Congenital Diaphragmatic Hernia | Diagnosis & Treatments

How is a congenital diaphragmatic hernia diagnosed?

During routine prenatal care an ultrasound may reveal the existence or suspicion of a diaphragmatic hernia. If a CDH is diagnosed or suspected during pregnancy, our clinicians will coordinate care through the Maternal Fetal Care Center. The following tests are performed as part of the evaluation to confirm the presence of a CDH and to find out how severe it is:

  • ultrasound to evaluate for the presence of a CDH and any other abnormalities
  • fetal MRI to evaluate the chest and abdomen in more detail and evaluate lung growth, which can help predict the severity of CDH and identify any other associated abnormalities
  • fetal echocardiogram — an ultrasound of the heart — to determine if there are any heart defects, which can be common with CDH.

After all the necessary tests are completed, our experts meet to review and discuss what they have learned. Then they will meet with you and your family to discuss the results and outline the best treatment options.

If a CDH hasn’t been diagnosed before birth, it is usually diagnosed in the newborn period when the baby has trouble breathing. Rarely, with small hernias, and often with Morgagni-type CDH, it is diagnosed later in infancy or in childhood.

The following tests are often done after birth:

  • A chest x-ray is done to look at the abnormalities of the lungs, diaphragm, and intestine.
  • An ultrasound of the heart (echocardiogram) provides further details about your child's condition.
  • A blood test — known as an arterial blood gas — is often performed to evaluate your baby's breathing ability.
  • Other blood tests determine if there is a genetic problem.

How is a CDH treated?

Every child with a CDH is unique, so treatment can vary based on the level of severity of the CDH, related anomalies, and other factors.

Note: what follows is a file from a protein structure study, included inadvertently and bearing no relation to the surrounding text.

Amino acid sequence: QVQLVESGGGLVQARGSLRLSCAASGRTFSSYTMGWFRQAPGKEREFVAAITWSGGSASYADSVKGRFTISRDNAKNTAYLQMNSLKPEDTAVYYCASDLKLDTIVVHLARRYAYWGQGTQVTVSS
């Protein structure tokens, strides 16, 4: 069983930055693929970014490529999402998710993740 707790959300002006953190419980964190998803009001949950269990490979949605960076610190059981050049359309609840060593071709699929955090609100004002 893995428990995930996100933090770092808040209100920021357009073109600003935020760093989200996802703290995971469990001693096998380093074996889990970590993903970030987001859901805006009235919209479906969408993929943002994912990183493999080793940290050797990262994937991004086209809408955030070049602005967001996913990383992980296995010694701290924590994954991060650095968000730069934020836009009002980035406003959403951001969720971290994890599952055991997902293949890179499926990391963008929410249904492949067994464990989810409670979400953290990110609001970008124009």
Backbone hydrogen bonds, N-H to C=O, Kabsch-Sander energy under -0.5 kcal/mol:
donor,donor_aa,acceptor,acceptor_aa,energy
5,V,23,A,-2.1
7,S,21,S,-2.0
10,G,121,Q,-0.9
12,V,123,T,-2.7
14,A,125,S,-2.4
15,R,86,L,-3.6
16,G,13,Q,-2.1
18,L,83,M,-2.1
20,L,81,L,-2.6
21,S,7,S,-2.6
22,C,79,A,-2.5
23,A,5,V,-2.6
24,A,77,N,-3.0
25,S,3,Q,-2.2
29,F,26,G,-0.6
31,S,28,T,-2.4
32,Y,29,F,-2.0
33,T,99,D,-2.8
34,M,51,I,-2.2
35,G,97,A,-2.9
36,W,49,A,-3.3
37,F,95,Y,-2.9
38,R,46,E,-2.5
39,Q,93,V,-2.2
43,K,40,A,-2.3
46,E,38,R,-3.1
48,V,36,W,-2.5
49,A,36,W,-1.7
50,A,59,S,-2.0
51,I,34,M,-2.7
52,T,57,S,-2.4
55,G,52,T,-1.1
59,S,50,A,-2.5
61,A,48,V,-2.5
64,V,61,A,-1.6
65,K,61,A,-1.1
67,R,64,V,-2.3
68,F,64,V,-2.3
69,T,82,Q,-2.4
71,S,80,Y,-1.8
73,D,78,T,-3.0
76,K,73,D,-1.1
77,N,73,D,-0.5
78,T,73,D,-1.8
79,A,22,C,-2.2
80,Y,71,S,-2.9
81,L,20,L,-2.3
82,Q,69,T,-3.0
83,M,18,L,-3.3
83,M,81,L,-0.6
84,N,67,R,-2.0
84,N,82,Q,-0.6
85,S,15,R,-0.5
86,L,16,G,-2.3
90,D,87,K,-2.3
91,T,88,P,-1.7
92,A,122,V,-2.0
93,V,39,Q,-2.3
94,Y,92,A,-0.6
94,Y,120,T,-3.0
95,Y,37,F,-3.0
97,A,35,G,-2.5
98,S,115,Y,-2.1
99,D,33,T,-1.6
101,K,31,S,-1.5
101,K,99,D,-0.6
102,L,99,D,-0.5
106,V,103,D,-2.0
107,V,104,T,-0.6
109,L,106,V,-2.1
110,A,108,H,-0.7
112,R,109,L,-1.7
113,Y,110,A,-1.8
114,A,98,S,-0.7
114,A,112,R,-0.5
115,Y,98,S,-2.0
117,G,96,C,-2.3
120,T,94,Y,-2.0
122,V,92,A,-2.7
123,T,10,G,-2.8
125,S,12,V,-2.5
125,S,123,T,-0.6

During pregnancy

At Boston Children's, our team in the Maternal Fetal Care Center assists in the careful management of the mother’s pregnancy and delivery, as well as the stabilization of the baby at birth and postnatal treatment. This comprehensive, multidisciplinary care has resulted in high success rates.

At delivery

Our surgical team is present at the delivery to assist the obstetrician and immediately begin care of your child. Your baby will require a breathing tube and be placed on a breathing machine called a mechanical ventilator before transport to Boston Children’s.

Extracorporeal membrane oxygenation (ECMO) is a heart and lung bypass system that does the job that the heart and lungs would be doing if they developed fully. ECMO may be needed to support your baby’s heart and lungs if they are unable to do so until your baby's condition stabilizes and improves. Having your baby at a hospital like Boston Children's that is equipped with ECMO is vitally important to aid in the management of CDH.

After birth

After your baby is born, they will be taken to and cared for in our Medical and Surgical Intensive Care Unit (MSICU) at Boston Children’s.

  • Your baby will remain on the mechanical ventilator.
  • A head ultrasound will be performed to evaluate for any abnormality.
  • An echocardiogram will be performed to evaluate the heart function and assess for any heart defects. Your baby may be placed on ECMO if needed.
  • When your baby's condition has improved, our surgeons will repair the diaphragmatic hernia with an operation.
  • During the operation the abdominal organs will be moved from the chest cavity back to the abdominal cavity and the hole in the diaphragm is closed with stitches if the opening is small, or with a patch if the opening is large or if the diaphragm is absent.

After the surgery

Babies will need to remain in the MSICU for a while after surgery.

  • Although the abdominal organs are now in the right place, your baby’s lungs and the blood vessels in the lungs are still underdeveloped.
  • Your baby will usually need to have breathing support for a period of time after the operation.
  • Even after your baby no longer needs help from a breathing machine, they may still need oxygen and medications to help with breathing for weeks, months, or years. 
  • Pulmonary hypertension (poorly developed blood vessels in the lungs) may persist requiring ongoing treatment.
  • Nutrition is important for your baby’s lung and overall growth. Your baby will initially receive nutrition from a special IV, and when your baby has recovered from surgery feeds will be given through a feeding tube placed in the nose that goes into the stomach or intestine.
  • Some babies have difficulties with feeding by mouth and require long term feeding tube for feeding.

Before leaving the hospital

Before your baby is discharged, we conduct many tests to make sure that all of their systems are working well.

These tests can include the following:

What does the follow-up treatment plan involve?

A diaphragmatic hernia is a complex health concern that requires long-term follow-up. Our outpatient multidisciplinary CDH clinic monitors and treats children born with CDH.